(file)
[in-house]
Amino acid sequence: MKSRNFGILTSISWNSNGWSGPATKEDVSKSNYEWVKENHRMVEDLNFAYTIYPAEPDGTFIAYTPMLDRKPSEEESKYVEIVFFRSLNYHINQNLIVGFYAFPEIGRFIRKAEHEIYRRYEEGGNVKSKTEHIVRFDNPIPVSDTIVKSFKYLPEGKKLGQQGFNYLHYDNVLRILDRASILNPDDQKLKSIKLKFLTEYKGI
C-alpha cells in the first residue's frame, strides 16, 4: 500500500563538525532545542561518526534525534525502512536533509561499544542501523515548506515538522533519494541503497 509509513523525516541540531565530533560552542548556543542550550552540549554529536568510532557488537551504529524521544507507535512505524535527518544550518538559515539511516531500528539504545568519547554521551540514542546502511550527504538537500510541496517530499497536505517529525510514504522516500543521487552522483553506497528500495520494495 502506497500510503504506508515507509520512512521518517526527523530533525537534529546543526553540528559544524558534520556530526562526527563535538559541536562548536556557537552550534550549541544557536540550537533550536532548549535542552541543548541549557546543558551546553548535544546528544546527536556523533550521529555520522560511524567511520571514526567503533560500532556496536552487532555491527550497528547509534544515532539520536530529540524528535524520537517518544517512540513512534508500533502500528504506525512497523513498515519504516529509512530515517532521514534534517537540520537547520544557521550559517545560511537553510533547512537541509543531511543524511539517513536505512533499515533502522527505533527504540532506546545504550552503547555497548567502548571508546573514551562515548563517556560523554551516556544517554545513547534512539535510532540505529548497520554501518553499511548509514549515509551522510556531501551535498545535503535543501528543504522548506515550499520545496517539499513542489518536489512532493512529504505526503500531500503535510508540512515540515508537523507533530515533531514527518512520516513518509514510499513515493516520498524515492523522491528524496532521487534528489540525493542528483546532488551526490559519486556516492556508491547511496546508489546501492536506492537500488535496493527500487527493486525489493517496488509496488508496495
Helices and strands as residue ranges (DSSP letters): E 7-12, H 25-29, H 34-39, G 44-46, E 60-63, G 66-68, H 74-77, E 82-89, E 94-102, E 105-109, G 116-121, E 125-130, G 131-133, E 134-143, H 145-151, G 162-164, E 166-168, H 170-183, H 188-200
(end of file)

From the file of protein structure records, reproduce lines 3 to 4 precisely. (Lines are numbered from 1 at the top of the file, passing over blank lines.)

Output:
C-alpha cells in the first residue's frame, strides 16, 4: 500500500563538525532545542561518526534525534525502512536533509561499544542501523515548506515538522533519494541503497 509509513523525516541540531565530533560552542548556543542550550552540549554529536568510532557488537551504529524521544507507535512505524535527518544550518538559515539511516531500528539504545568519547554521551540514542546502511550527504538537500510541496517530499497536505517529525510514504522516500543521487552522483553506497528500495520494495 502506497500510503504506508515507509520512512521518517526527523530533525537534529546543526553540528559544524558534520556530526562526527563535538559541536562548536556557537552550534550549541544557536540550537533550536532548549535542552541543548541549557546543558551546553548535544546528544546527536556523533550521529555520522560511524567511520571514526567503533560500532556496536552487532555491527550497528547509534544515532539520536530529540524528535524520537517518544517512540513512534508500533502500528504506525512497523513498515519504516529509512530515517532521514534534517537540520537547520544557521550559517545560511537553510533547512537541509543531511543524511539517513536505512533499515533502522527505533527504540532506546545504550552503547555497548567502548571508546573514551562515548563517556560523554551516556544517554545513547534512539535510532540505529548497520554501518553499511548509514549515509551522510556531501551535498545535503535543501528543504522548506515550499520545496517539499513542489518536489512532493512529504505526503500531500503535510508540512515540515508537523507533530515533531514527518512520516513518509514510499513515493516520498524515492523522491528524496532521487534528489540525493542528483546532488551526490559519486556516492556508491547511496546508489546501492536506492537500488535496493527500487527493486525489493517496488509496488508496495
Helices and strands as residue ranges (DSSP letters): E 7-12, H 25-29, H 34-39, G 44-46, E 60-63, G 66-68, H 74-77, E 82-89, E 94-102, E 105-109, G 116-121, E 125-130, G 131-133, E 134-143, H 145-151, G 162-164, E 166-168, H 170-183, H 188-200